Azalea looked a little crestfallen. Instead of being glad at the unexpected value ascribed to her gift, she seemed decidedly put out about it. She strolled round by Patty's booth. That enterprising young matron had caused to be built for her use a little child's playhouse. It was just large enough for half a dozen children, and would perhaps hold nearly as many grown people. But it had a good-sized verandah and on this were tables piled with the loveliest fairy-like gossamer garments and comforts for tiny mites of humanity. Such exquisite blankets and afghans and tufted silk coverlets and such dainty frocks and caps and little coats and everything an infant could possibly use, from baskets to bibs and from pillows to porringers.

And dolls,—soft, cotton or woolly dolls for little babies to play with, and soft, cuddly bears and lambs. Rattles, of course, and bath-tub toys, and all sorts of infants' novelties.

Patty, happy as a butterfly, hovered over her treasures. She wore the immaculate white linen garb of a nurse, and very sweet and fair she looked. Later, Fleurette was to grace the booth and attract all observers by her marvellous baby charm.

At high noon the bazaar was opened with a flourish of trumpets and a fanfaronade by the band. Farnsworth had given the services of a first class band as his donation, and the musicians made good.

The scene was one of varied attractions. The place itself was lovely with its wealth of flower gardens and shrubbery and the unique and elaborate booths here and there among the trees made a striking picture.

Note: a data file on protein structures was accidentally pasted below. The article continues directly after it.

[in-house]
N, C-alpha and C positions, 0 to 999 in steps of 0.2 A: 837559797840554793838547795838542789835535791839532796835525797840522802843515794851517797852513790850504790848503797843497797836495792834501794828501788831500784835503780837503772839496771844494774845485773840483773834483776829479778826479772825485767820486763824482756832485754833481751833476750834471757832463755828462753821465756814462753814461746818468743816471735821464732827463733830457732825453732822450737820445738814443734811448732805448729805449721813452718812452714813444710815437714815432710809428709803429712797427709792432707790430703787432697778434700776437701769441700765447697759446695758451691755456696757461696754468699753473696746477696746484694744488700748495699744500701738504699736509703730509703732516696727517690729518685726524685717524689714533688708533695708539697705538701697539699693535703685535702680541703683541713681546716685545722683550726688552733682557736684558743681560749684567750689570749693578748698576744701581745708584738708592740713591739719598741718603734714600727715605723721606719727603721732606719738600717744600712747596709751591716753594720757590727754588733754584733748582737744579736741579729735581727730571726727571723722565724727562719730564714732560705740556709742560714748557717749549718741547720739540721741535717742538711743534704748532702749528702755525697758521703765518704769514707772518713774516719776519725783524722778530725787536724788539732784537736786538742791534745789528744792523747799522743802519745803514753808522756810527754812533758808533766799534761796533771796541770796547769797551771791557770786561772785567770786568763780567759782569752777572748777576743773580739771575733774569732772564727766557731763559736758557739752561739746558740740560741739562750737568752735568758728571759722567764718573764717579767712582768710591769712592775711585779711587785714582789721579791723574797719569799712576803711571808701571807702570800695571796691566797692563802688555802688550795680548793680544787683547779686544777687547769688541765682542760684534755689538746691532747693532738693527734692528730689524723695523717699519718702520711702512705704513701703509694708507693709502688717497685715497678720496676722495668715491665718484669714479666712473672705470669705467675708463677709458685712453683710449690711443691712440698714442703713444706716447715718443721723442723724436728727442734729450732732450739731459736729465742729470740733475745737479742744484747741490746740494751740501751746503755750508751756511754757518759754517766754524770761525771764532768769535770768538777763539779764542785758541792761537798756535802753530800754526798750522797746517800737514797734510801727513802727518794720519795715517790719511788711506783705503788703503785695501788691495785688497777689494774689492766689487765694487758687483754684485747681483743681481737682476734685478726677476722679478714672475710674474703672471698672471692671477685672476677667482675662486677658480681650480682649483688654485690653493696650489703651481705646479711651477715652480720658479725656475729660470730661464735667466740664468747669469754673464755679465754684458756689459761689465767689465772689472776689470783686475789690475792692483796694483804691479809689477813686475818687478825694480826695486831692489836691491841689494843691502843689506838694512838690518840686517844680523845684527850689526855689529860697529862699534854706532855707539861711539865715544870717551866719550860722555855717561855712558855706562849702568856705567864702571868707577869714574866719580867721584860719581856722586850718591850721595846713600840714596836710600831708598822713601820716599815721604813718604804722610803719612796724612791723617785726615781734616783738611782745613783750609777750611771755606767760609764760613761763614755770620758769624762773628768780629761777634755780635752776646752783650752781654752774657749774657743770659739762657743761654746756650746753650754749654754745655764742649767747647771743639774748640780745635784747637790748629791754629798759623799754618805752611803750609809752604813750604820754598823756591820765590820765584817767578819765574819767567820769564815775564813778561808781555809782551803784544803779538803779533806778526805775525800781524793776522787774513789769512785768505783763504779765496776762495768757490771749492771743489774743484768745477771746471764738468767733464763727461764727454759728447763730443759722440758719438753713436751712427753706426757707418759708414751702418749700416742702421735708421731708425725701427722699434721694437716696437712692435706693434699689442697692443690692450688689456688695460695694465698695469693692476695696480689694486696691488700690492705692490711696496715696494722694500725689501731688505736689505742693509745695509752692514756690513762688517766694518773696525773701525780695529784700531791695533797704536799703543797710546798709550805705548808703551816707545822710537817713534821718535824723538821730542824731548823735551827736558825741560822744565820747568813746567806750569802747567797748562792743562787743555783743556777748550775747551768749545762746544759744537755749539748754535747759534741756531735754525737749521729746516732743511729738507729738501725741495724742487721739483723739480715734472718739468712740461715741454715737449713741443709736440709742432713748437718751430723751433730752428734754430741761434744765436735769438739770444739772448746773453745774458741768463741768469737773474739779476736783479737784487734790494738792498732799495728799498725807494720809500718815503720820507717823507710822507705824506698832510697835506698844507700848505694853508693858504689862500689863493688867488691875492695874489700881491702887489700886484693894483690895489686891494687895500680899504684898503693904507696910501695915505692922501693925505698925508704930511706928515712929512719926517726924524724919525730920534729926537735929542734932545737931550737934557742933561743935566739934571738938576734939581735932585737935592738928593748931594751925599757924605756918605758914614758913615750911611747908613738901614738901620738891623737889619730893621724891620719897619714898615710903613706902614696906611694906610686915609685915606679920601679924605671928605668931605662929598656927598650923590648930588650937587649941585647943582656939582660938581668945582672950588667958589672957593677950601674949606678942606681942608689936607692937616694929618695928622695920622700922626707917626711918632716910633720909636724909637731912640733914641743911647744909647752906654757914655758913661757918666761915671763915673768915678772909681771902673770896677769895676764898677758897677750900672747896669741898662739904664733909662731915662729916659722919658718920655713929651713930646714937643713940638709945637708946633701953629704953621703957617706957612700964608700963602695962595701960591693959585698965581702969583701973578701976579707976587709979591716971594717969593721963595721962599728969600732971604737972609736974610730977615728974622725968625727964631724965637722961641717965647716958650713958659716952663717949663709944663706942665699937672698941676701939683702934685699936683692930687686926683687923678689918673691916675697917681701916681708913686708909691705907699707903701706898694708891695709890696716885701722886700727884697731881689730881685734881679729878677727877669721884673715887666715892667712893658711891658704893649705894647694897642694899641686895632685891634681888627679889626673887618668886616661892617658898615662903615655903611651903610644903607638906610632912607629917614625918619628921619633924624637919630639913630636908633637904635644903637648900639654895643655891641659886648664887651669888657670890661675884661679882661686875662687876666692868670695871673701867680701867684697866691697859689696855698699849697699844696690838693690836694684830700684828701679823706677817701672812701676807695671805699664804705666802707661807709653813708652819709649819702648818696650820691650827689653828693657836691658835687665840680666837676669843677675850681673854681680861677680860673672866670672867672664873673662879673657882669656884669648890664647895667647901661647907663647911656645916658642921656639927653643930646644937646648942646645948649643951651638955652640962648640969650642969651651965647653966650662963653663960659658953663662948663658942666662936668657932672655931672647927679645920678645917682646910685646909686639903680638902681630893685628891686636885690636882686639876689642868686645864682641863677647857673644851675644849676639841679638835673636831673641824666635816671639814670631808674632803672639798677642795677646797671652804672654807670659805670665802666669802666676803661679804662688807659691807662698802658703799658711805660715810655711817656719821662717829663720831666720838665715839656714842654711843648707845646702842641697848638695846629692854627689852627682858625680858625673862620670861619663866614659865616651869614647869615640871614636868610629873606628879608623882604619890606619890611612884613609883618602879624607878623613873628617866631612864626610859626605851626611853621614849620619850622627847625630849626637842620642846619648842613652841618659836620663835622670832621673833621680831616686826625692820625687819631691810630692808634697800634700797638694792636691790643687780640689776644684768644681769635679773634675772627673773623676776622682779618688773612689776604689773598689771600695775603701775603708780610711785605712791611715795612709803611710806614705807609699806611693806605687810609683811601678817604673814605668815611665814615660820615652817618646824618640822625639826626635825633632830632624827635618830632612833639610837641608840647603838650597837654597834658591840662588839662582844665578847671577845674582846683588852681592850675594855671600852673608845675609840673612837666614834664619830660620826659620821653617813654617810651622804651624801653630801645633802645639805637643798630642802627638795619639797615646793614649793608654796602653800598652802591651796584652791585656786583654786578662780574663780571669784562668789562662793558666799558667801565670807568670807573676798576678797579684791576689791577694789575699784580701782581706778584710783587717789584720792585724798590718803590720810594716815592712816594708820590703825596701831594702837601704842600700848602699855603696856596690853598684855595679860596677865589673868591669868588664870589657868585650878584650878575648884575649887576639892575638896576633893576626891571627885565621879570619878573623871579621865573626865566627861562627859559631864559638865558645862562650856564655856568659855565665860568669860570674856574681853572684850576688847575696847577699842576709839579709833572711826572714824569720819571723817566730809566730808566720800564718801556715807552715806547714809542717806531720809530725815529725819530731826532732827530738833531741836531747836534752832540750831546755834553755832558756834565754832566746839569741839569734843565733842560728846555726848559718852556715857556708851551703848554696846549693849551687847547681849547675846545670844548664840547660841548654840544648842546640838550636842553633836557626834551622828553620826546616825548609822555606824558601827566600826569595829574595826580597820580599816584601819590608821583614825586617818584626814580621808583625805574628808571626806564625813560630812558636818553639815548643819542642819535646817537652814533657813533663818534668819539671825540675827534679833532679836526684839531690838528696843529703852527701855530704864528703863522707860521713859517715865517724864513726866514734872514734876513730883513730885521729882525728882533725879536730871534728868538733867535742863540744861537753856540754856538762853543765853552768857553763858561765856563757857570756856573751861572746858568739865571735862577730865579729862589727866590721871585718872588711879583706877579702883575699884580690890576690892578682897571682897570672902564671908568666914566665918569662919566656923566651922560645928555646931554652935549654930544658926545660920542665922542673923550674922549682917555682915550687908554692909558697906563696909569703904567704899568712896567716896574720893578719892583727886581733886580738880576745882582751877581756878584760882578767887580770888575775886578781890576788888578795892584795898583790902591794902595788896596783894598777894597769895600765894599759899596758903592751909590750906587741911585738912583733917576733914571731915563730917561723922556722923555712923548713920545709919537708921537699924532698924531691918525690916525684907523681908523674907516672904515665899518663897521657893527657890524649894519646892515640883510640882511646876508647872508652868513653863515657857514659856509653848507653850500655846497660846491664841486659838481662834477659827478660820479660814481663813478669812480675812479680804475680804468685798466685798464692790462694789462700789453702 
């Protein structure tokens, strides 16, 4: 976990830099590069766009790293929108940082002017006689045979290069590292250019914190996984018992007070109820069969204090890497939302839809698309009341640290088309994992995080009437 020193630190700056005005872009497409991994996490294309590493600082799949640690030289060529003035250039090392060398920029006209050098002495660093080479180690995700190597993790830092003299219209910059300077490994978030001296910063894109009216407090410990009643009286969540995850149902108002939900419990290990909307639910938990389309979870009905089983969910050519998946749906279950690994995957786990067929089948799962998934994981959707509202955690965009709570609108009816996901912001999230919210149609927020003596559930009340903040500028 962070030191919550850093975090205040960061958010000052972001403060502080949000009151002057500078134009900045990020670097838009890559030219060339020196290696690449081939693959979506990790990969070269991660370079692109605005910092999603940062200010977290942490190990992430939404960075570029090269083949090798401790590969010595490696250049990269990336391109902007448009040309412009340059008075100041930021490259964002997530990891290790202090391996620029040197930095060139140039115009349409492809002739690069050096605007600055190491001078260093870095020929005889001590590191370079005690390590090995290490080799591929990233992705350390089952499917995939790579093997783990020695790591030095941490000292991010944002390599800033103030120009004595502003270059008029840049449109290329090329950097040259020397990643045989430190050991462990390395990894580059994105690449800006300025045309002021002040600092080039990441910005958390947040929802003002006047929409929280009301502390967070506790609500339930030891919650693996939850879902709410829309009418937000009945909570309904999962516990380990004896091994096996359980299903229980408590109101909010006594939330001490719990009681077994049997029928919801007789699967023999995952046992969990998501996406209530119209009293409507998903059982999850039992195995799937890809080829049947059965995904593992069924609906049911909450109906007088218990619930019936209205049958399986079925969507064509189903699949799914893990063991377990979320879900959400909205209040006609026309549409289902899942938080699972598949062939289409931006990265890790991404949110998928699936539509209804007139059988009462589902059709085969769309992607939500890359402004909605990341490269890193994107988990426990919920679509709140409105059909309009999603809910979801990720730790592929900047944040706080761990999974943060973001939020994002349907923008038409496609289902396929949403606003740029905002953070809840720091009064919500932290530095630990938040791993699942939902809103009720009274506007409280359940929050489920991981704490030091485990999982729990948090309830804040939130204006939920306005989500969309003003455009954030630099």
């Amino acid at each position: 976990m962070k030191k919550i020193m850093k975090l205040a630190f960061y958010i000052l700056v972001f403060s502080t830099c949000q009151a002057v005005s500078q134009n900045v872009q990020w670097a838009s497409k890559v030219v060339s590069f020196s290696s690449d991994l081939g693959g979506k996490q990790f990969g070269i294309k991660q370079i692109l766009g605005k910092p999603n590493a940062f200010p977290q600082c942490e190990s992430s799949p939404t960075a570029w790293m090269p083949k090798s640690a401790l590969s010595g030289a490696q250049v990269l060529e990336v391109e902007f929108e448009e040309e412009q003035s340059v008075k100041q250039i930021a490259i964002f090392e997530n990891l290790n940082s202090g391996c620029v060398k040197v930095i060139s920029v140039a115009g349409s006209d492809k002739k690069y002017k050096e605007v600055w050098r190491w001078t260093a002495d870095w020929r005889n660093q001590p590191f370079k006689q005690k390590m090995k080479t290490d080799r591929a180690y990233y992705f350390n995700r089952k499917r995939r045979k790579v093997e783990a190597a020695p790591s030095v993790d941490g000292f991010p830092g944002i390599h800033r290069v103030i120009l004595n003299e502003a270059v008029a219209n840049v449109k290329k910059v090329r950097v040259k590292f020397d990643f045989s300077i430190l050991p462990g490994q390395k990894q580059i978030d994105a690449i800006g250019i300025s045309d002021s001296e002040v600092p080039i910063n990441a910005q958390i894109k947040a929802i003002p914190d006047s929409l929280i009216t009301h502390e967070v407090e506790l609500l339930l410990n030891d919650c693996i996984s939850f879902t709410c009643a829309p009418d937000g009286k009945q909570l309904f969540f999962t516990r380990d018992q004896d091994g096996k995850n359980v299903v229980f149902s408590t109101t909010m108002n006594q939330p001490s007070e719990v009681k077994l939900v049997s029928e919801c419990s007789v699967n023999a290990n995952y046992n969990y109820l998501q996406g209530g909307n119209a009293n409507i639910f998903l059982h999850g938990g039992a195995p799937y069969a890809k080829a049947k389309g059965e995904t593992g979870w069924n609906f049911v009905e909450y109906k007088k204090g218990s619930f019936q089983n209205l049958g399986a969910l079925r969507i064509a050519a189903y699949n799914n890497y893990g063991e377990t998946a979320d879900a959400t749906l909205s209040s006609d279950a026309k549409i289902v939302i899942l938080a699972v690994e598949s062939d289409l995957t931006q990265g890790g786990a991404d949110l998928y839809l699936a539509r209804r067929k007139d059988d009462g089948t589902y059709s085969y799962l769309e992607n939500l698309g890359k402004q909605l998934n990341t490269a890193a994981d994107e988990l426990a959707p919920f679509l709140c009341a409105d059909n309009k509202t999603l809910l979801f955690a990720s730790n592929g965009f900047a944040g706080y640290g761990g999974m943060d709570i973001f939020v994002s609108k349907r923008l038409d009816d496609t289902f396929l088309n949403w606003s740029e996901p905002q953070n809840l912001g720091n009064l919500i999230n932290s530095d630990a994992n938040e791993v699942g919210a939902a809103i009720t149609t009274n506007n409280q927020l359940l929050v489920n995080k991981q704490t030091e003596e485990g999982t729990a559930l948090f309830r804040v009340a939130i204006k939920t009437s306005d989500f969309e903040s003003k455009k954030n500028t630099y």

Betty was queen of the soda fountain. A really, truly soda fountain had been procured, and it was attended by white uniformed servitors who were trained to the work, but Betty was the presiding genius and invited her customers to sample her beverages, with free advice as to which flavours and combinations she thought the best.

Raymond Gale was a general supervisor of several of the enterprises.

He had in charge the moving-picture men who had expressed a desire to get some scenes of the gay throngs and were willing to pay well for the privilege.

"You like the 'movies,'" he called out to Azalea, "come over here and get into the game."

"Can't," she called back. "I have to be on duty at my wigwam."

"Oh, come along; the wigwam won't run away. At least promenade up and down once with me."

So Azalea came, laughingly, and the two walked grandiloquently into the focus of the camera.

"And there is a man making phonograph records," young Gale went on. "Come over there, Zaly, and we'll have a joust of words, and record it on the sands of time!"

"What do you mean?" asked Azalea, interestedly, for she had no knowledge of some of the performances going on.

She went with Raymond and found a crowd waiting at the booth where the phonograph man was doing business. His plan was to make a record for any customer who cared to sing, recite or soliloquise for him. Mothers gladly brought their infant prodigies to "speak pieces" and went away proudly carrying the records that could be played in their homes for years to come. Aspiring young singers made records of their favourite songs. One young girl played the violin for a record.

Taking their turn, Raymond and Azalea had what he called an impromptu scrap. A few words of instruction were enough for Azalea's dramatic instinct to grasp his meaning, and they had a lively tiff followed by a sentimental "making-up" that was good enough for a vaudeville performance, and which Azalea knew would greatly amuse Patty and Bill when they should hear the record.